Also, 46% of voters said they are very confident in the accuracy of the 2020 vote, compared with 16% who are somewhat confident, 12% not too confident and 26% not at all confident, according to AP. -- Mark Niquette
Loeffler, Perdue Call for More Republican Voters to Turn Out
In an unusual joint statement, Republican Senate candidates Kelly Loeffler and David Perdue called on Republican voters in Georgia to turn out Tuesday just hours before the polls closed.
After noting that they were “encouraged by reports of high voter turnout across the state,” the two candidates then pivoted to urge more Republicans to show up at polling places.
“This generational election will be decided by the votes cast in the next few hours -- no one should be sitting on the sidelines,” they wrote in a statement issued at 3:39 p.m. New York time. “Go vote!”
With Democrats heavily favoring early voting in November’s general election and Tuesday’s runoffs, the two Republicans need a strong showing of in-person voting to win.
Some Republicans have been concerned in recent days that turnout might be depressed by President Donald Trump’s false claims about voter fraud in the state and his attempts to hamper the counting of electors in Congress on Wednesday.
Elections Official Says Runoffs Are ‘Running Smoothly’ (2:54 p.m.)
The Senate runoffs in Georgia are “running smoothly,” with no reports of long lines, while issues cropped up briefly in Columbia County due to problems in programming equipment that were later resolved, the secretary of state’s office said.
Average wait times were 1 minute across the state as of 12:45 p.m. local time, and no polling locations reported wait times longer than 30 minutes, the office said in a news release. Only one site showed longer than 20 minutes, it said.
In Columbia County, just outside of Augusta, some keys that start paper-ballot scanners and cards for voting machines were programmed incorrectly, but voting continued on emergency ballots and the issues were resolved by 10 a.m., the office said.
Trump tweeted there were reports “that Dominion Machines are not working in certain Republican Strongholds for over an hour.”
But Gabriel Sterling, the state’s voting system implementation manager, tweeted back that the issue was resolved and “the votes of everyone will be protected and counted. Sorry you received old intel Mr. President.” -- Mark Niquette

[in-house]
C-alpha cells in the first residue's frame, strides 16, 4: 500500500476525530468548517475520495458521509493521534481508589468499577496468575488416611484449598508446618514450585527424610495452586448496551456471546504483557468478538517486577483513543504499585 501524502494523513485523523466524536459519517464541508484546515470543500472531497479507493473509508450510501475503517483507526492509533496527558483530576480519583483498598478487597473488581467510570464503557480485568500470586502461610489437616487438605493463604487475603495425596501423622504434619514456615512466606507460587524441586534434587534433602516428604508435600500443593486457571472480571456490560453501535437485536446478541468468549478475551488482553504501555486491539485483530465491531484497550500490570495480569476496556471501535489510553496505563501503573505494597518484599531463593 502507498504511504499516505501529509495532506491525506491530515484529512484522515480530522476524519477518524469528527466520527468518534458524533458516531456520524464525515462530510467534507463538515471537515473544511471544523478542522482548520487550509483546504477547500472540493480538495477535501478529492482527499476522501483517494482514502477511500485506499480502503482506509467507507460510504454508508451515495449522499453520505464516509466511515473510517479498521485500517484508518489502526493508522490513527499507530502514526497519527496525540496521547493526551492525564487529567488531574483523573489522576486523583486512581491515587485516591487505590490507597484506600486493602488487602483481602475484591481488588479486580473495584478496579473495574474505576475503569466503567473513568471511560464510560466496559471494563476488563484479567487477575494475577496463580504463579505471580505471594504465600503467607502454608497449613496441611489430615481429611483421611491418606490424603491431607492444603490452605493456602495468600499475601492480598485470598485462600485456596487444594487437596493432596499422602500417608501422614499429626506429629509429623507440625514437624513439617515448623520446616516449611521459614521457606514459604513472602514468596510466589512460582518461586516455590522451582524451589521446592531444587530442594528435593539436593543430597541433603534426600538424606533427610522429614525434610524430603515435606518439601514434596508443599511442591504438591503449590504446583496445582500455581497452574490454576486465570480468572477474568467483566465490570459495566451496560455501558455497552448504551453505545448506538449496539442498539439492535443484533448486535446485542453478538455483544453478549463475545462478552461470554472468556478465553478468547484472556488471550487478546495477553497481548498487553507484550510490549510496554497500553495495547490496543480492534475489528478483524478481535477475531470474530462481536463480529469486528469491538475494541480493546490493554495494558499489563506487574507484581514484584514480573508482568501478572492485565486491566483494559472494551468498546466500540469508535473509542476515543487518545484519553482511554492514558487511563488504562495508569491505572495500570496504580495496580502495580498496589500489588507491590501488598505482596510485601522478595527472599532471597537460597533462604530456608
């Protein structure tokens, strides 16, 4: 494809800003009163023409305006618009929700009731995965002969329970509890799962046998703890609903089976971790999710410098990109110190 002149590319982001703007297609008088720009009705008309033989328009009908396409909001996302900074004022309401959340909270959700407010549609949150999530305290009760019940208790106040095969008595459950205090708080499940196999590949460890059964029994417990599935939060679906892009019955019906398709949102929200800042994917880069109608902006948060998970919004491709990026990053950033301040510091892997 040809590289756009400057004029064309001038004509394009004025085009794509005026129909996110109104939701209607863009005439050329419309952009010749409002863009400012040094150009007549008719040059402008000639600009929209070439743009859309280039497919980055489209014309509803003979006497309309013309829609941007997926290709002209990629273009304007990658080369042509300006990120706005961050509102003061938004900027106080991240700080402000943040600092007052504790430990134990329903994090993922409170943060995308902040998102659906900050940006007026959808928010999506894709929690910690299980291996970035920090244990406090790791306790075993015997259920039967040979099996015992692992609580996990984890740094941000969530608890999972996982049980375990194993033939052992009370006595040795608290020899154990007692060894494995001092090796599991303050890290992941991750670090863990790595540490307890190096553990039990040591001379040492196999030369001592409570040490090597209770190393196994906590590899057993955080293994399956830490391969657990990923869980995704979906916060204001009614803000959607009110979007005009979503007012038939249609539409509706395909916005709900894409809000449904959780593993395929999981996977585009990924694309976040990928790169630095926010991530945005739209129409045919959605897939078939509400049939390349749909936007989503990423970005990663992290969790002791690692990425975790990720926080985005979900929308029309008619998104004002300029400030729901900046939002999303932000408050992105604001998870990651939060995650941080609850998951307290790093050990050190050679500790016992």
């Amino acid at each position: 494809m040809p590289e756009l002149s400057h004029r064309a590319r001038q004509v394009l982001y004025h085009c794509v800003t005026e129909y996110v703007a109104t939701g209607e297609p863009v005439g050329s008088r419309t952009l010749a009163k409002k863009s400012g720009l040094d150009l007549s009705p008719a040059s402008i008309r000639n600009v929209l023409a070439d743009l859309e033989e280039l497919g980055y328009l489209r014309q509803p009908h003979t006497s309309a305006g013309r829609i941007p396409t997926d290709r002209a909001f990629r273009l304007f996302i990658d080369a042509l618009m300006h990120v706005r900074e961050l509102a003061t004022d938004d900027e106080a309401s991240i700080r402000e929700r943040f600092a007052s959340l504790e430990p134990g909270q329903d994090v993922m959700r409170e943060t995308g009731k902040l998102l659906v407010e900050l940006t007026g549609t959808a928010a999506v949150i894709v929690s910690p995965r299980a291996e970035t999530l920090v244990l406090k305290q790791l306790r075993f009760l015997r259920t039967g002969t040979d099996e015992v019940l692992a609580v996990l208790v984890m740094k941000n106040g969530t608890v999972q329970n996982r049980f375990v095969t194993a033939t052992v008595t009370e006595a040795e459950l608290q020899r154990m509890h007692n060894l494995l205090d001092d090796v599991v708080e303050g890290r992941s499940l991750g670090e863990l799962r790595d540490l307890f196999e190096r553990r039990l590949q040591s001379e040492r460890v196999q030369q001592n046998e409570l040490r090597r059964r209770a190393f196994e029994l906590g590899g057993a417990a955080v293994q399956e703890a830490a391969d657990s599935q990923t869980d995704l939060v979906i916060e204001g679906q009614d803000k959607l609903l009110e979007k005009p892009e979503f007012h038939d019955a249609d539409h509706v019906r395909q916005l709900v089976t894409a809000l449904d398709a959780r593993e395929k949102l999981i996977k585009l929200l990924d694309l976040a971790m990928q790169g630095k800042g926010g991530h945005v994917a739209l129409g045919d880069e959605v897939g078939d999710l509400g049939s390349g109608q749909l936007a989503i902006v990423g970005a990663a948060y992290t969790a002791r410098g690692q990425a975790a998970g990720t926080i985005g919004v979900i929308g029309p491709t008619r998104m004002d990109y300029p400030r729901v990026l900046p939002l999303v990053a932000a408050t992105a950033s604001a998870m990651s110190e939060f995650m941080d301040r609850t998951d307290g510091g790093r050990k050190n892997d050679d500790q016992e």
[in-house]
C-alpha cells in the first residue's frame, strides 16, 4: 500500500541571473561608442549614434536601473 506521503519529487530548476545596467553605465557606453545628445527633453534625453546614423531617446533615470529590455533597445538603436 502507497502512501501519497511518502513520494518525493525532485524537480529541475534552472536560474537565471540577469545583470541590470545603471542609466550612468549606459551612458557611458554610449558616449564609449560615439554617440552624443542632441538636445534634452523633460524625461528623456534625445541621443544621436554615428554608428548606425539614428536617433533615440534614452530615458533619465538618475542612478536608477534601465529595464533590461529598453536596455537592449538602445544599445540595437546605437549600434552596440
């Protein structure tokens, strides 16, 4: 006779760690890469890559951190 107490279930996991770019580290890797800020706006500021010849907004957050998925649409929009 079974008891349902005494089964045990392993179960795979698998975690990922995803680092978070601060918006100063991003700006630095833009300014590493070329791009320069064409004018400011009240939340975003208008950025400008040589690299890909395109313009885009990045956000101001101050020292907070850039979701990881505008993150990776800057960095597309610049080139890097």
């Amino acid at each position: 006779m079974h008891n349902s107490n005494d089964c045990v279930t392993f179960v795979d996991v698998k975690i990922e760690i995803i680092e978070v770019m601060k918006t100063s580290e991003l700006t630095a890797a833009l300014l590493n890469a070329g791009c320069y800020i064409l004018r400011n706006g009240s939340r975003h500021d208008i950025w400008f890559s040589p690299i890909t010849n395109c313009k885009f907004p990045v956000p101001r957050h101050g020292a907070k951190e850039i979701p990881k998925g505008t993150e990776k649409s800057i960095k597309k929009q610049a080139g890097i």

Wall Street Looks to Georgia for Signs on Stimulus (1:15 p.m.)
The two runoffs in Georgia that will determine control of the Senate are dominating the attention of financial markets.
Bond market inflation expectations climbed to multiyear highs, while the Invesco Solar ETF -- thought to benefit should President-elect Joe Biden’s energy policies gain support in Congress -- climbed 1.4% on Tuesday, out-pacing a 0.5% gain in the S&P 500 Index.
Underpinning the action is the idea that Democrats in control of both chambers of Congress would make it easier for lawmakers to deliver a bigger stimulus package and pass Biden’s policies than with a Democratic House and a Republican Senate. Heftier government spending could push inflation higher, potentially boosting bond yields and so-called cyclical stocks alongside it.
“Georgia is top of mind, partly because it should have a clear resolution in the near-term and that provides clarity on likely U.S. spending plans,” said Peter Tchir, head of macro strategy at Academy Securities. “A lot is at stake in terms of stimulus and debt issuance.”
Goldman Sachs analysts estimate that a Democratic Congress would likely lead to an added $600 billion of fiscal stimulus, mostly in 2021, on top of the recently enacted $900 billion package.
The races are expected to be close. On Monday, the uncertainty sent the Cboe Volatility Index, known as the VIX, to the highest level on a closing basis since the week of the November elections. -- Katherine Greifeld
Few Problems Reported at the Polls in Georgia (11:57 a.m.)
Voting went smoothly on the morning of Election Day in Georgia, with few polling places reporting problems.
A polling place in Columbia County in central Georgia reported a programming error that prevented electronic voting, leading poll workers to hand out back-up paper ballots instead. The problem was later resolved.